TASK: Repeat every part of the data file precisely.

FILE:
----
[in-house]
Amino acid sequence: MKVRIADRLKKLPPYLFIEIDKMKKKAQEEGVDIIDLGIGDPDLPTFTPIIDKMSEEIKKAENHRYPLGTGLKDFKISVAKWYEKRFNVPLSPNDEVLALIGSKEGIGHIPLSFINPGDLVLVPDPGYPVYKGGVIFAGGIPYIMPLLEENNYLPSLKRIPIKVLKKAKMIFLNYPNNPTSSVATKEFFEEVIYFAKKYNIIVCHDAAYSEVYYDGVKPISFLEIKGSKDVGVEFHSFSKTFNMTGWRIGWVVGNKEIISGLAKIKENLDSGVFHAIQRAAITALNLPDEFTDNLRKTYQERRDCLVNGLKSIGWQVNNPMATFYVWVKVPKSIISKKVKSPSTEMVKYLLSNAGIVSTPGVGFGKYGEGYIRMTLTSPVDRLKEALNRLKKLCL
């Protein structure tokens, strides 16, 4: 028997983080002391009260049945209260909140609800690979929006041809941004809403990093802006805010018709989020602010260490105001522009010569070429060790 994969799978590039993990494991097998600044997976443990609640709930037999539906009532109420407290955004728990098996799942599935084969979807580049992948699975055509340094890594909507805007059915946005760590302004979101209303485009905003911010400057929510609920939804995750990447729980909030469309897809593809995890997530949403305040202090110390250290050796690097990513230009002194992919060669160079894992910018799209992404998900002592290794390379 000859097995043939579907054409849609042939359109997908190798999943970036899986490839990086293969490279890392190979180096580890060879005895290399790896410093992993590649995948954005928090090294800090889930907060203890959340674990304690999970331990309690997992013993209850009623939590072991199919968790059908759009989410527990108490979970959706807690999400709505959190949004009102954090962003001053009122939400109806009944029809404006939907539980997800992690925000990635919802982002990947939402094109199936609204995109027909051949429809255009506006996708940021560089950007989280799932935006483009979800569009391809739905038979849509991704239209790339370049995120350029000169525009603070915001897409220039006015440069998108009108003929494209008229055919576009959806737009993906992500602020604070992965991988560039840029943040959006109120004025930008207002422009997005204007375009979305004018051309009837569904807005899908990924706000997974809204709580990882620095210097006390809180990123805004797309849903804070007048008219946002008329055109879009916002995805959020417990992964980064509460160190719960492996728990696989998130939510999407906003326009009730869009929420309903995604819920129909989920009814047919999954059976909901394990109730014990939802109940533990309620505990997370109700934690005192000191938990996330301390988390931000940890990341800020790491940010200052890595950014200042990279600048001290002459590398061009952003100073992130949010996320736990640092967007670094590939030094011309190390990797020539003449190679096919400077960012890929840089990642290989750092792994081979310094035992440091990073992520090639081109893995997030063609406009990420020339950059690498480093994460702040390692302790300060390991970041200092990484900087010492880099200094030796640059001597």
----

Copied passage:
[in-house]
Amino acid sequence: MKVRIADRLKKLPPYLFIEIDKMKKKAQEEGVDIIDLGIGDPDLPTFTPIIDKMSEEIKKAENHRYPLGTGLKDFKISVAKWYEKRFNVPLSPNDEVLALIGSKEGIGHIPLSFINPGDLVLVPDPGYPVYKGGVIFAGGIPYIMPLLEENNYLPSLKRIPIKVLKKAKMIFLNYPNNPTSSVATKEFFEEVIYFAKKYNIIVCHDAAYSEVYYDGVKPISFLEIKGSKDVGVEFHSFSKTFNMTGWRIGWVVGNKEIISGLAKIKENLDSGVFHAIQRAAITALNLPDEFTDNLRKTYQERRDCLVNGLKSIGWQVNNPMATFYVWVKVPKSIISKKVKSPSTEMVKYLLSNAGIVSTPGVGFGKYGEGYIRMTLTSPVDRLKEALNRLKKLCL
């Protein structure tokens, strides 16, 4: 028997983080002391009260049945209260909140609800690979929006041809941004809403990093802006805010018709989020602010260490105001522009010569070429060790 994969799978590039993990494991097998600044997976443990609640709930037999539906009532109420407290955004728990098996799942599935084969979807580049992948699975055509340094890594909507805007059915946005760590302004979101209303485009905003911010400057929510609920939804995750990447729980909030469309897809593809995890997530949403305040202090110390250290050796690097990513230009002194992919060669160079894992910018799209992404998900002592290794390379 000859097995043939579907054409849609042939359109997908190798999943970036899986490839990086293969490279890392190979180096580890060879005895290399790896410093992993590649995948954005928090090294800090889930907060203890959340674990304690999970331990309690997992013993209850009623939590072991199919968790059908759009989410527990108490979970959706807690999400709505959190949004009102954090962003001053009122939400109806009944029809404006939907539980997800992690925000990635919802982002990947939402094109199936609204995109027909051949429809255009506006996708940021560089950007989280799932935006483009979800569009391809739905038979849509991704239209790339370049995120350029000169525009603070915001897409220039006015440069998108009108003929494209008229055919576009959806737009993906992500602020604070992965991988560039840029943040959006109120004025930008207002422009997005204007375009979305004018051309009837569904807005899908990924706000997974809204709580990882620095210097006390809180990123805004797309849903804070007048008219946002008329055109879009916002995805959020417990992964980064509460160190719960492996728990696989998130939510999407906003326009009730869009929420309903995604819920129909989920009814047919999954059976909901394990109730014990939802109940533990309620505990997370109700934690005192000191938990996330301390988390931000940890990341800020790491940010200052890595950014200042990279600048001290002459590398061009952003100073992130949010996320736990640092967007670094590939030094011309190390990797020539003449190679096919400077960012890929840089990642290989750092792994081979310094035992440091990073992520090639081109893995997030063609406009990420020339950059690498480093994460702040390692302790300060390991970041200092990484900087010492880099200094030796640059001597």